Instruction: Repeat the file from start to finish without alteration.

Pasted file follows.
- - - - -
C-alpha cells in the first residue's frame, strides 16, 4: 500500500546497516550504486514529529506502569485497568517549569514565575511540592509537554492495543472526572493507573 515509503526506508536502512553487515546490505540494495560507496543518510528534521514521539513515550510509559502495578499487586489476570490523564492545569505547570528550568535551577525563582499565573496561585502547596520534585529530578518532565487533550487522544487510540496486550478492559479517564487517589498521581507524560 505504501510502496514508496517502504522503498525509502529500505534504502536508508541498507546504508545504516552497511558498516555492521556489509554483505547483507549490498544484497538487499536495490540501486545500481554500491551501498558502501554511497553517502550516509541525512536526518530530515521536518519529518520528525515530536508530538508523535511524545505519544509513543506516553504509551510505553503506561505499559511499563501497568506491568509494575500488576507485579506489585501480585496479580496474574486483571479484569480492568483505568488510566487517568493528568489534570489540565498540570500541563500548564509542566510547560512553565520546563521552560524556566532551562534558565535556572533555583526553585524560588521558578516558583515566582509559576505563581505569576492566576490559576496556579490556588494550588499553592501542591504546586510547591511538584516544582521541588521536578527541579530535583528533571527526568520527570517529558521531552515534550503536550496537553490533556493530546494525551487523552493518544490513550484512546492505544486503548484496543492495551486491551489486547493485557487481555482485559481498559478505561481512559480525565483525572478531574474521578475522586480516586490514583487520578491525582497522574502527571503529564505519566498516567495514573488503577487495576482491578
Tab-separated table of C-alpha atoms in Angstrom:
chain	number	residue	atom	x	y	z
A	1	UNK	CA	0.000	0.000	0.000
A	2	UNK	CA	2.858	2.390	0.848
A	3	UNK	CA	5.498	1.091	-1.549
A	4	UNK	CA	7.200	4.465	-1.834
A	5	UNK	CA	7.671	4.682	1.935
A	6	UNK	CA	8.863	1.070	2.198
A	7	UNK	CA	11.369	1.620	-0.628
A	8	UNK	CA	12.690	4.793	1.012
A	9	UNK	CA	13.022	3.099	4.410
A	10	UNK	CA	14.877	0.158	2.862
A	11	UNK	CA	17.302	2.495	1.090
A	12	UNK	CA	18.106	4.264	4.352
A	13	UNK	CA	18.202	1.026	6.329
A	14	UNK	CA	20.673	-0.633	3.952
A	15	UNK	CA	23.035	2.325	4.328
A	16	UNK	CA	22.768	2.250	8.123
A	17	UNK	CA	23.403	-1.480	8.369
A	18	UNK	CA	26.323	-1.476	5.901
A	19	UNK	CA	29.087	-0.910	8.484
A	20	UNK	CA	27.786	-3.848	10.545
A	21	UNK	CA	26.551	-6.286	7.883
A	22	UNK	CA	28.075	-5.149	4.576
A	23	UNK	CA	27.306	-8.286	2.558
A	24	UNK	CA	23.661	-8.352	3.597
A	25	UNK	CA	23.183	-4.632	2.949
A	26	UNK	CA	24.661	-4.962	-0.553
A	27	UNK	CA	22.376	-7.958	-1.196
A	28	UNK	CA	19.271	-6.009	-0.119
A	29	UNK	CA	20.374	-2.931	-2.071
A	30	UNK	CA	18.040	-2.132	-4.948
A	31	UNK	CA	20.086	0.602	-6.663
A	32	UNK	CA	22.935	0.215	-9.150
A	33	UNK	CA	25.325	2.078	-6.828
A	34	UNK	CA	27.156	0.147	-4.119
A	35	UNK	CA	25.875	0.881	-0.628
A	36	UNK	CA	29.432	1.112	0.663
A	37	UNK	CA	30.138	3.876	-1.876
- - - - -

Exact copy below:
C-alpha cells in the first residue's frame, strides 16, 4: 500500500546497516550504486514529529506502569485497568517549569514565575511540592509537554492495543472526572493507573 515509503526506508536502512553487515546490505540494495560507496543518510528534521514521539513515550510509559502495578499487586489476570490523564492545569505547570528550568535551577525563582499565573496561585502547596520534585529530578518532565487533550487522544487510540496486550478492559479517564487517589498521581507524560 505504501510502496514508496517502504522503498525509502529500505534504502536508508541498507546504508545504516552497511558498516555492521556489509554483505547483507549490498544484497538487499536495490540501486545500481554500491551501498558502501554511497553517502550516509541525512536526518530530515521536518519529518520528525515530536508530538508523535511524545505519544509513543506516553504509551510505553503506561505499559511499563501497568506491568509494575500488576507485579506489585501480585496479580496474574486483571479484569480492568483505568488510566487517568493528568489534570489540565498540570500541563500548564509542566510547560512553565520546563521552560524556566532551562534558565535556572533555583526553585524560588521558578516558583515566582509559576505563581505569576492566576490559576496556579490556588494550588499553592501542591504546586510547591511538584516544582521541588521536578527541579530535583528533571527526568520527570517529558521531552515534550503536550496537553490533556493530546494525551487523552493518544490513550484512546492505544486503548484496543492495551486491551489486547493485557487481555482485559481498559478505561481512559480525565483525572478531574474521578475522586480516586490514583487520578491525582497522574502527571503529564505519566498516567495514573488503577487495576482491578
Tab-separated table of C-alpha atoms in Angstrom:
chain	number	residue	atom	x	y	z
A	1	UNK	CA	0.000	0.000	0.000
A	2	UNK	CA	2.858	2.390	0.848
A	3	UNK	CA	5.498	1.091	-1.549
A	4	UNK	CA	7.200	4.465	-1.834
A	5	UNK	CA	7.671	4.682	1.935
A	6	UNK	CA	8.863	1.070	2.198
A	7	UNK	CA	11.369	1.620	-0.628
A	8	UNK	CA	12.690	4.793	1.012
A	9	UNK	CA	13.022	3.099	4.410
A	10	UNK	CA	14.877	0.158	2.862
A	11	UNK	CA	17.302	2.495	1.090
A	12	UNK	CA	18.106	4.264	4.352
A	13	UNK	CA	18.202	1.026	6.329
A	14	UNK	CA	20.673	-0.633	3.952
A	15	UNK	CA	23.035	2.325	4.328
A	16	UNK	CA	22.768	2.250	8.123
A	17	UNK	CA	23.403	-1.480	8.369
A	18	UNK	CA	26.323	-1.476	5.901
A	19	UNK	CA	29.087	-0.910	8.484
A	20	UNK	CA	27.786	-3.848	10.545
A	21	UNK	CA	26.551	-6.286	7.883
A	22	UNK	CA	28.075	-5.149	4.576
A	23	UNK	CA	27.306	-8.286	2.558
A	24	UNK	CA	23.661	-8.352	3.597
A	25	UNK	CA	23.183	-4.632	2.949
A	26	UNK	CA	24.661	-4.962	-0.553
A	27	UNK	CA	22.376	-7.958	-1.196
A	28	UNK	CA	19.271	-6.009	-0.119
A	29	UNK	CA	20.374	-2.931	-2.071
A	30	UNK	CA	18.040	-2.132	-4.948
A	31	UNK	CA	20.086	0.602	-6.663
A	32	UNK	CA	22.935	0.215	-9.150
A	33	UNK	CA	25.325	2.078	-6.828
A	34	UNK	CA	27.156	0.147	-4.119
A	35	UNK	CA	25.875	0.881	-0.628
A	36	UNK	CA	29.432	1.112	0.663
A	37	UNK	CA	30.138	3.876	-1.876